Funny Games is structured around a series of escalating, violent games. On the way to their lake home, Anna (Susanne Lothar) and Georg (Ulrich Mühe) try to guess the opera song the other plays on the car’s stereo. Peter (Frank Giering) joins the games after they arrive, knocking on the door while Georg and Georg Jr. (Stefan Clapczynski) are setting up the boat. When Anna answers, he asks her for eggs. When she gives them, he drops them and asks for four more. He drops those four when the dog, Rolfi, jumps at him and his newly arriving friend Paul (Arno Frisch). They insist that Anna give them four more eggs — the last of her stock. When she refuses, they get violent. The games only get worse from there, eventually reaching a fevered German version of “eenie meenie miney mo” where the loser is executed.
The trick is, though, that Peter and Paul only get violent as part of a game or when a rule is broken. They do define the parameters some of smaller games they play later on, but they never explain the overarching game. When asked why they’re doing this, Paul rattles off different possible explanations, saying that maybe they are drug addicts, or maybe they’re bored rich kids, or maybe they were abused as children. After each, he laughs and admits it was another lie. It’s something that Heath Ledger and Christopher Nolan borrowed for their Joker in 2008’s The Dark Knight.
The scene in Funny Games lands for a number of reasons, one being Frisch’s gut-turning performance, but mainly because of how well the violence is shot. The film doesn’t feel like other horror, which, as Carol J. Clover points out in her brilliant Men, Women, and Chainsaws, makes audiences identify with the killer as a power fantasy for the beginning portion of the movie. Writer-director Michael Haneke sidesteps this by not showing most of the violence. Frequently, he plays the sounds of it while the camera is trained on the face of a witness. This puts audiences in the position of empathizing with the loss rather than being disgusted (or excited) by the gore. That is to say, that every instance of violence in this film is heartbreaking because viewers are sitting with grief. Haneke knows this, and draws out those moments.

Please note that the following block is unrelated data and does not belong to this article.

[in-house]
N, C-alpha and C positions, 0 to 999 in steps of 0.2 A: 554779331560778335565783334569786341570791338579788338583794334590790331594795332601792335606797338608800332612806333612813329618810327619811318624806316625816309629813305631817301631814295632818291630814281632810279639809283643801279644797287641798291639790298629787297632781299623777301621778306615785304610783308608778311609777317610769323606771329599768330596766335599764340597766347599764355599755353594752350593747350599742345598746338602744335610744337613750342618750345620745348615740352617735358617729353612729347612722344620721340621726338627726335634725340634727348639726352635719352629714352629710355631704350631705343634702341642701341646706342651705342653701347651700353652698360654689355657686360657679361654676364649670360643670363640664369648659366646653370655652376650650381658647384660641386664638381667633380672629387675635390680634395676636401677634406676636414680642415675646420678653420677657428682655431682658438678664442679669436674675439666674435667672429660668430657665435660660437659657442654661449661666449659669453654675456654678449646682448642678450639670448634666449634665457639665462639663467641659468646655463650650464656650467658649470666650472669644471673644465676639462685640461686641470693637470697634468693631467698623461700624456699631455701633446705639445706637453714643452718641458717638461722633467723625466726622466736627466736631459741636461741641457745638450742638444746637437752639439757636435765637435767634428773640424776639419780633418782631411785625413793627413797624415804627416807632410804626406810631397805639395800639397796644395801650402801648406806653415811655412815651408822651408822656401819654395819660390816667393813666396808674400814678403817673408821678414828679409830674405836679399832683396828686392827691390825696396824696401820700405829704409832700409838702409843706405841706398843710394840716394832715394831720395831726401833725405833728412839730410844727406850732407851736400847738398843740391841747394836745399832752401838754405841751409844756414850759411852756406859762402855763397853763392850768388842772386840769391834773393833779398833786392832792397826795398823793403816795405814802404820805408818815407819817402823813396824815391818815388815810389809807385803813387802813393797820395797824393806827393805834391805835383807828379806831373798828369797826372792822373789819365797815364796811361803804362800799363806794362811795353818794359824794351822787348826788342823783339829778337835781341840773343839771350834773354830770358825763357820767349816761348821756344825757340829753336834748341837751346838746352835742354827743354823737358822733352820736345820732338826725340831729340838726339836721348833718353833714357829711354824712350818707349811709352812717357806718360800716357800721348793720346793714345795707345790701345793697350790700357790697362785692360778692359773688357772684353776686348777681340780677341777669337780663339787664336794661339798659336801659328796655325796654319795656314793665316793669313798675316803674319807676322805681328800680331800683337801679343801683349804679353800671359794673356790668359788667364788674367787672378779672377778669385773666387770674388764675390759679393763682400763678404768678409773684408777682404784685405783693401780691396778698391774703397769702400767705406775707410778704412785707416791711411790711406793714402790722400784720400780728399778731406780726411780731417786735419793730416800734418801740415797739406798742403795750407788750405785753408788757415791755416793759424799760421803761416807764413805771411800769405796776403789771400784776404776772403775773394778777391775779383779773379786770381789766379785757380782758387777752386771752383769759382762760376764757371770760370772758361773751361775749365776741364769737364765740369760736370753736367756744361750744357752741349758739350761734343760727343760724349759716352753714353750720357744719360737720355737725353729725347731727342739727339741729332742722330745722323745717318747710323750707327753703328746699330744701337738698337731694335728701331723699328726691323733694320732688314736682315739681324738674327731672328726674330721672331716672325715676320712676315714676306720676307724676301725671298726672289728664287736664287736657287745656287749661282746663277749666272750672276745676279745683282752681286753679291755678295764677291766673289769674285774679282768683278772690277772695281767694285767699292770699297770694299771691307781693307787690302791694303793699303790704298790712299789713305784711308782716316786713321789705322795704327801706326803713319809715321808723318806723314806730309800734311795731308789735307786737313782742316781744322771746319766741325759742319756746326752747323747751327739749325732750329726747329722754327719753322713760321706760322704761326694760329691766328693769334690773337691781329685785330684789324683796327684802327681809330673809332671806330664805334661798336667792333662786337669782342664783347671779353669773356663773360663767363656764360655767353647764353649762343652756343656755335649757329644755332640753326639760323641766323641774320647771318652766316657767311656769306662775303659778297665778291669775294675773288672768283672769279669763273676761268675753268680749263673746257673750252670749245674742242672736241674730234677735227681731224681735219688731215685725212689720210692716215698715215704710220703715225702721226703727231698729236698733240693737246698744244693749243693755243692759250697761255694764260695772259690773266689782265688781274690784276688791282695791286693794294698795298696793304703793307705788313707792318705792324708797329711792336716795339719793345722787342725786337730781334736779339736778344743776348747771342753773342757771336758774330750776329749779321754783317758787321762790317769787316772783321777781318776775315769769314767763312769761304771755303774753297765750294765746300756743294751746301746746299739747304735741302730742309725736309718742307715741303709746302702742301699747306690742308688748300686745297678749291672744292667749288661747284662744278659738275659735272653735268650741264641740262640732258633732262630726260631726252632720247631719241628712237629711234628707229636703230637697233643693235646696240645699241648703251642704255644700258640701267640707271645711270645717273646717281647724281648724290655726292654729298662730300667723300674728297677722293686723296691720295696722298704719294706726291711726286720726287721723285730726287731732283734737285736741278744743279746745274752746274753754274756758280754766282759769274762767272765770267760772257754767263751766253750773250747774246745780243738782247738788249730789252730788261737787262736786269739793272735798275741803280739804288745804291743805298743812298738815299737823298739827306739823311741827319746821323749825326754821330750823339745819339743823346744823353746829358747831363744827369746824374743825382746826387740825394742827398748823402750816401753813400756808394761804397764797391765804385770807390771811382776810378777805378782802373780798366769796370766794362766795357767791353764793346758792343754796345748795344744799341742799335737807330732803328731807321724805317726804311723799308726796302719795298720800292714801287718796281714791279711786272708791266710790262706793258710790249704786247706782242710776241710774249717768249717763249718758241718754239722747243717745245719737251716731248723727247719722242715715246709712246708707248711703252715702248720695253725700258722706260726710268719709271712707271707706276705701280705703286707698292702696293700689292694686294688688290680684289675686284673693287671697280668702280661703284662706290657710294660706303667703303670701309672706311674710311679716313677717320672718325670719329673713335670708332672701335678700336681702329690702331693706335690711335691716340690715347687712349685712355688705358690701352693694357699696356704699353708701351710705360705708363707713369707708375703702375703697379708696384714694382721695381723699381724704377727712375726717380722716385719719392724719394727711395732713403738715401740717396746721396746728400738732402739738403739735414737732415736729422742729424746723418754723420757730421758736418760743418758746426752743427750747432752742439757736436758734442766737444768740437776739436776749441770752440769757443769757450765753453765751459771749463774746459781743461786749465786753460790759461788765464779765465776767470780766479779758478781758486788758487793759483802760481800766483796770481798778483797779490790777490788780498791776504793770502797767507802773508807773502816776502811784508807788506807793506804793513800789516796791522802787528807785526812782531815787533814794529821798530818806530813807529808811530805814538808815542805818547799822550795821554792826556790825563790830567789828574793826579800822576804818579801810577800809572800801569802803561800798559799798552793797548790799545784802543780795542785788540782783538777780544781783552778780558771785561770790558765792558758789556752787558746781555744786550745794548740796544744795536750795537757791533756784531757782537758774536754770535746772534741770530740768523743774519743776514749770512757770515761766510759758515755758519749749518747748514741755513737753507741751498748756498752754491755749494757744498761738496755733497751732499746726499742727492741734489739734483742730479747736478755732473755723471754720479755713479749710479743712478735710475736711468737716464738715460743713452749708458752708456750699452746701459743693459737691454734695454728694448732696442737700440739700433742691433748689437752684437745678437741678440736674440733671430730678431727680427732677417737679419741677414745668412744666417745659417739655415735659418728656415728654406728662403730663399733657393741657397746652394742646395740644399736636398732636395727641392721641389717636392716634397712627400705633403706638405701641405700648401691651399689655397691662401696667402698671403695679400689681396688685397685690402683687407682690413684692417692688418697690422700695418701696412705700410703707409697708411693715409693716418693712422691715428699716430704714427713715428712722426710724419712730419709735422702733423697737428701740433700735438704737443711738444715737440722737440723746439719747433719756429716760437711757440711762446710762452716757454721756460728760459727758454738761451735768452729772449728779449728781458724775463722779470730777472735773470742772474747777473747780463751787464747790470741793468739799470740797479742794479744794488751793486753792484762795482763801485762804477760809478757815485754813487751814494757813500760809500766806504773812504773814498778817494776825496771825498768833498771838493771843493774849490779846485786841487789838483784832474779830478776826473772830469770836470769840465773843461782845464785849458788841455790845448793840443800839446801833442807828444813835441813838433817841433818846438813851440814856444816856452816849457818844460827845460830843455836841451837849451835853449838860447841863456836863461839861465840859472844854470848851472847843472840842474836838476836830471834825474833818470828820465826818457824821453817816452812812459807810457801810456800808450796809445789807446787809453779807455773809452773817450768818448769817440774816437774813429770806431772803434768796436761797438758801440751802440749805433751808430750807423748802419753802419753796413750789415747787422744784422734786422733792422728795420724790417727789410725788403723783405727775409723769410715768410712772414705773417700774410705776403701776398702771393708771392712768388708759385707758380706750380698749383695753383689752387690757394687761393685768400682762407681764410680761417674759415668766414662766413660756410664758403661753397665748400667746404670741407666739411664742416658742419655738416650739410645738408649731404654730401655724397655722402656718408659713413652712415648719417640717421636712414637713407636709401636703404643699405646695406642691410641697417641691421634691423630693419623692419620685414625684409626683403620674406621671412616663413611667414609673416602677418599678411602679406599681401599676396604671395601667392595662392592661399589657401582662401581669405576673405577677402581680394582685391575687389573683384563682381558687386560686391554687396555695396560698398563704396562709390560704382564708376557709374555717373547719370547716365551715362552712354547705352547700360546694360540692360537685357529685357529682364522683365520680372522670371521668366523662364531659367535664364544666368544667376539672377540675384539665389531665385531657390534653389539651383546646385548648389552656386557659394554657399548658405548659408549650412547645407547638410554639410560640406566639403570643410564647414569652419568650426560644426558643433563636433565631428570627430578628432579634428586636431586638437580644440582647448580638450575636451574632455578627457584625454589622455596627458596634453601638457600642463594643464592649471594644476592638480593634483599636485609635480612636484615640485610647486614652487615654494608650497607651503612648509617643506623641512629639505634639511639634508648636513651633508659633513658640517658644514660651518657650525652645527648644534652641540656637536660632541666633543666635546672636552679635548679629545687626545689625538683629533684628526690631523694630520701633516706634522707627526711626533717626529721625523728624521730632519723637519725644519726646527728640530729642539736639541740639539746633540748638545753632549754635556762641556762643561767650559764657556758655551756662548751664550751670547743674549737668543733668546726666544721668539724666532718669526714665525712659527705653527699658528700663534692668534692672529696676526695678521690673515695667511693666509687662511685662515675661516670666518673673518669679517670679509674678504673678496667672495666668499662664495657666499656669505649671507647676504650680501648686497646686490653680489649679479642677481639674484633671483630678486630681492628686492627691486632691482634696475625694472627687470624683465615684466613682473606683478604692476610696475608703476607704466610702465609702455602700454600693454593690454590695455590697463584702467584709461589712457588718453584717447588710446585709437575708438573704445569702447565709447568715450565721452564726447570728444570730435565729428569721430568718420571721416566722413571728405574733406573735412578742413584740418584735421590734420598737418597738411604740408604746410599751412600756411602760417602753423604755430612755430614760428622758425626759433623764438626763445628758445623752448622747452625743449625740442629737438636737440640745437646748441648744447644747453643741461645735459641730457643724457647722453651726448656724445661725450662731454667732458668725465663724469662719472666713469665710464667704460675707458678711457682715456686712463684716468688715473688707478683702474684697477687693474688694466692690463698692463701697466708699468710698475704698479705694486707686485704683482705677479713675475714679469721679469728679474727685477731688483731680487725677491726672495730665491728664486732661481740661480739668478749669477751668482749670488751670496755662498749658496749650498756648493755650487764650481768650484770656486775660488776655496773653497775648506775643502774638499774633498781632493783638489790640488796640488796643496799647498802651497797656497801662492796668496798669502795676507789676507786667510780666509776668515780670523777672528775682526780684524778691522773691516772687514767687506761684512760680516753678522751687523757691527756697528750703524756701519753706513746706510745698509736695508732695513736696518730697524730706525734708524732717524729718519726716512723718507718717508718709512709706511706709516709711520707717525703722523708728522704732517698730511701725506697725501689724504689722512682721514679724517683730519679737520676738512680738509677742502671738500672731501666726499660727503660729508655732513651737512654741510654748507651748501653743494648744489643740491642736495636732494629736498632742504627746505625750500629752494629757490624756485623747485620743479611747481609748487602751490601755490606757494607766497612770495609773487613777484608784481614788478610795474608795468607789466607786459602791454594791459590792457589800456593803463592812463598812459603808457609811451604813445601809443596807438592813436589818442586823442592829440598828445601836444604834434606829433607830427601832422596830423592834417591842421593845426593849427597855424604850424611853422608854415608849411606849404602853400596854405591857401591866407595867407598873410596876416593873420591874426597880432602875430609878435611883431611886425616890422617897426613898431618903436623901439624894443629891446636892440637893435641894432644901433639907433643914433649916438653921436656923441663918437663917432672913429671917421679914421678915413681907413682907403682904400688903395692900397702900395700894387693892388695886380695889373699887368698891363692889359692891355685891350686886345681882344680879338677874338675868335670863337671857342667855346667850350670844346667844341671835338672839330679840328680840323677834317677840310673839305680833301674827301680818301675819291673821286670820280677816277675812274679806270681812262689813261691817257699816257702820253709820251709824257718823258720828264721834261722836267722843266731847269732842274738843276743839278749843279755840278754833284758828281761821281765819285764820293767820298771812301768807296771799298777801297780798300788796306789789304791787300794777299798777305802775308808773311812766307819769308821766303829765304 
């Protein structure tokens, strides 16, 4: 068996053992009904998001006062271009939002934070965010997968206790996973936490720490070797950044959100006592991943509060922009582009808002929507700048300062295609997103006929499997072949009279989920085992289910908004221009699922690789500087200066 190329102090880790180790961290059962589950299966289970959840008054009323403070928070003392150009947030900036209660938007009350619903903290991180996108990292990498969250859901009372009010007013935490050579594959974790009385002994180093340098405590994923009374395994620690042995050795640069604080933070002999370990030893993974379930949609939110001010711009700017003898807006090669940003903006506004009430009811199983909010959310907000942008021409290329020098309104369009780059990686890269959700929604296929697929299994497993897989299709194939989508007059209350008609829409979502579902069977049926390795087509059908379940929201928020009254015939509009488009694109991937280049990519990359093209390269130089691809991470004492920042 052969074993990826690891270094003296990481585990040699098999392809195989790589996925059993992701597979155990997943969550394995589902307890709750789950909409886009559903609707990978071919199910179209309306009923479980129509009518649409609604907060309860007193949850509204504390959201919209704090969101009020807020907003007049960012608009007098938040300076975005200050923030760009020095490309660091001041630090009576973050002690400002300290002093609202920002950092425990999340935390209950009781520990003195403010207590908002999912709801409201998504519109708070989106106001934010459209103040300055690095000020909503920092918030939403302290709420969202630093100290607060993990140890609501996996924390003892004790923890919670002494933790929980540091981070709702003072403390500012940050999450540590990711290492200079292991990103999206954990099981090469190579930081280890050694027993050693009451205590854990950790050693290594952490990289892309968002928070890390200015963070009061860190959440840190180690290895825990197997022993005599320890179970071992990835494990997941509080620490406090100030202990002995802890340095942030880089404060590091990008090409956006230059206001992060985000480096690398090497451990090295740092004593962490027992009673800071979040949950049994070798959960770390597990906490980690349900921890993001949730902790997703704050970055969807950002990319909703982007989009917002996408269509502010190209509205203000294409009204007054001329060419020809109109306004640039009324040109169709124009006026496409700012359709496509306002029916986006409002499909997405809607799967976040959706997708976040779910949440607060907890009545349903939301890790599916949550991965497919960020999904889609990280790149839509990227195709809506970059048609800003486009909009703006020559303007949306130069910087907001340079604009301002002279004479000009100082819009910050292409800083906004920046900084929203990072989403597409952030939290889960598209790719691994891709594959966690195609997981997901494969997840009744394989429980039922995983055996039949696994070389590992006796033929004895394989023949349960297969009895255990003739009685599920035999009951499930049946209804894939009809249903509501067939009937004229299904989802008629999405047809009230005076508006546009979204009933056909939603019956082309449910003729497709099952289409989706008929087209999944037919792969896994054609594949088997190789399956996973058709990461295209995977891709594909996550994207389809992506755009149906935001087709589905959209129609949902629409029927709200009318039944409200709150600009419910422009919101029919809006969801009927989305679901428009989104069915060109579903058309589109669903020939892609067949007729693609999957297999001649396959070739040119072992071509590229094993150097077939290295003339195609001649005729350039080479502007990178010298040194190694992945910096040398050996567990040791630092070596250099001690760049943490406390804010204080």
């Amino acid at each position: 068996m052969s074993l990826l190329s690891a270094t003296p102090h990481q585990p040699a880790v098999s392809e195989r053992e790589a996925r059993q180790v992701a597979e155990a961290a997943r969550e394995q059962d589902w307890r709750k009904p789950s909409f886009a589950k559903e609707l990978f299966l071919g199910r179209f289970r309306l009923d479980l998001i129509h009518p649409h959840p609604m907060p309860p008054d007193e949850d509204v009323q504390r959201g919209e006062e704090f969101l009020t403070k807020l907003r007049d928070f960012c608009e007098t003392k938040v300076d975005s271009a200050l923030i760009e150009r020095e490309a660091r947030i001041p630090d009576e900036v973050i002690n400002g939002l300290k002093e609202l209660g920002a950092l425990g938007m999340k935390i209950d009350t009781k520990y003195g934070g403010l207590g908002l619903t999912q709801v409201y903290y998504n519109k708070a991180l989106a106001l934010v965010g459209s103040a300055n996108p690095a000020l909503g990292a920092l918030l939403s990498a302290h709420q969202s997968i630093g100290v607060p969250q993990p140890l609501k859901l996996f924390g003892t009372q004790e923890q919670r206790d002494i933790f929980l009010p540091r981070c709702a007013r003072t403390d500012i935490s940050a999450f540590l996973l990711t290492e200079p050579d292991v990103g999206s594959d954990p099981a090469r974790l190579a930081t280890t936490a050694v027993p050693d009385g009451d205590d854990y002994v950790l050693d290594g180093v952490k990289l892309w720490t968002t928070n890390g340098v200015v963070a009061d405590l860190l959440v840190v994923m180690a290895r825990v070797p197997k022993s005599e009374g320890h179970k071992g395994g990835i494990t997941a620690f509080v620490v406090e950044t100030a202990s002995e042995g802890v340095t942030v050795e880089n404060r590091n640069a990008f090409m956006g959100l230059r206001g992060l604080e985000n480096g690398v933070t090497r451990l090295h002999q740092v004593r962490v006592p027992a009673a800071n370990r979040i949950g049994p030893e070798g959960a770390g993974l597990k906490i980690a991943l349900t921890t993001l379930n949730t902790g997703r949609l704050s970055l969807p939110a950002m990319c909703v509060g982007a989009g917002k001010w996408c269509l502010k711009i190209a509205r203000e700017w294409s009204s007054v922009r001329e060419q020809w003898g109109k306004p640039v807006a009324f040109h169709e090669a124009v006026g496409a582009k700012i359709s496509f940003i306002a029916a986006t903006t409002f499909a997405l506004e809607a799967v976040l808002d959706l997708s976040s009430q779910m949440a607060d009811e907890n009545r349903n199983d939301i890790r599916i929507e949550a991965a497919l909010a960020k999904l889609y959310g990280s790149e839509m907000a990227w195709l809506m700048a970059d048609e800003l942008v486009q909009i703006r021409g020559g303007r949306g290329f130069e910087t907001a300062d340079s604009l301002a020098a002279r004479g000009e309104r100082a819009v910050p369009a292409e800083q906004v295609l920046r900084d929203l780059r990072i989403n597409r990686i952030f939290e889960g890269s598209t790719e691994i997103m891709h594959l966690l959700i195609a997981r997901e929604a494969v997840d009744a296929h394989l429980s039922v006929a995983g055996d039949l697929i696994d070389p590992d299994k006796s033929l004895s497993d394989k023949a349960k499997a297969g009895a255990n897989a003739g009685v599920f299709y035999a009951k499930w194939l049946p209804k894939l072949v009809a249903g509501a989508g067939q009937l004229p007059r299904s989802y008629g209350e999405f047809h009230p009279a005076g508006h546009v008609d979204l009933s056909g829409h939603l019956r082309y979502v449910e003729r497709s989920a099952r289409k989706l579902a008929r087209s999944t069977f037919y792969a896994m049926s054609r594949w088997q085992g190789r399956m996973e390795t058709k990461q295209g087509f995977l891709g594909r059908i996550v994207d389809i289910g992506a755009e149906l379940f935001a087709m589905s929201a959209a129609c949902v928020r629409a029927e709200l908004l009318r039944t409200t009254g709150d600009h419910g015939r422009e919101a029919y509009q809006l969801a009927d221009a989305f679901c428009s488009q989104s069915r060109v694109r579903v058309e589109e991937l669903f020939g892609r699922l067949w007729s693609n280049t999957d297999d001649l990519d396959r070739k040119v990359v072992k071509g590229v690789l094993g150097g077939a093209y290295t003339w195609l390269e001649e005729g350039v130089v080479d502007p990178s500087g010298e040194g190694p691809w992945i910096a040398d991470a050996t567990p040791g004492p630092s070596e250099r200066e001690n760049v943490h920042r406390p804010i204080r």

Paul breaks the fourth wall to interrogate the audience reaction to that violence. He says, “Don’t forget the entertainment value. We’d be deprived of our pleasure” long after it’s abundantly clear that there is no pleasure in the way he and Peter are torturing this family. Later he smirks into the camera and asks, “You want a real ending, with plausible plot development, don’t you?” after the audience has been pummeled with realistic violence. If Haneke set out to resensitize audiences, he succeeded. Funny Games makes audiences look at violence without flinching. I felt like a dog having its face held in s*** on the carpet. “Look at the violence. This is what you enjoy?”
Funny Games best scene comes after the first death. There’s a nearly ten minute long take of the two survivors by themselves in the room with the body. Slowly, they react to the death. The camera is far from them. Time stretches, and as a viewer, I wanted it to end so badly. I didn’t want to sit with them in their pain but Haneke made me. It was nauseating.
In the best of the Criterion Blu-Ray special features, Haneke explains that the film is disturbing because, “The couple and their child are in a drama and the two delinquents are in a farce.” That tonal clash lends itself to hurting audiences.
The Blu-Ray also has an interview with Arno Frisch. Sadly, the three other adult cast members died between the film’s release in 1997 and the interview process. There are two other features: a press conference from the film’s Cannes release and an interview with film historian Alexander Howarth. The booklet contains an excellent essay be Bilge Ebiri on how breaking the fourth wall manipulates audiences.
Funny Games is available from Criterion now.
Wicked Rating: 10/10
Director(s): Michael Hanake
Writer(s): Michael Hanake
Starring: Susanne Lothar, Ulrich Mühe, Arno Frisch, Frank Giering, Stefan Clapczynski
Studio/Production Co: Wega Films
Run Time: 108 Minutes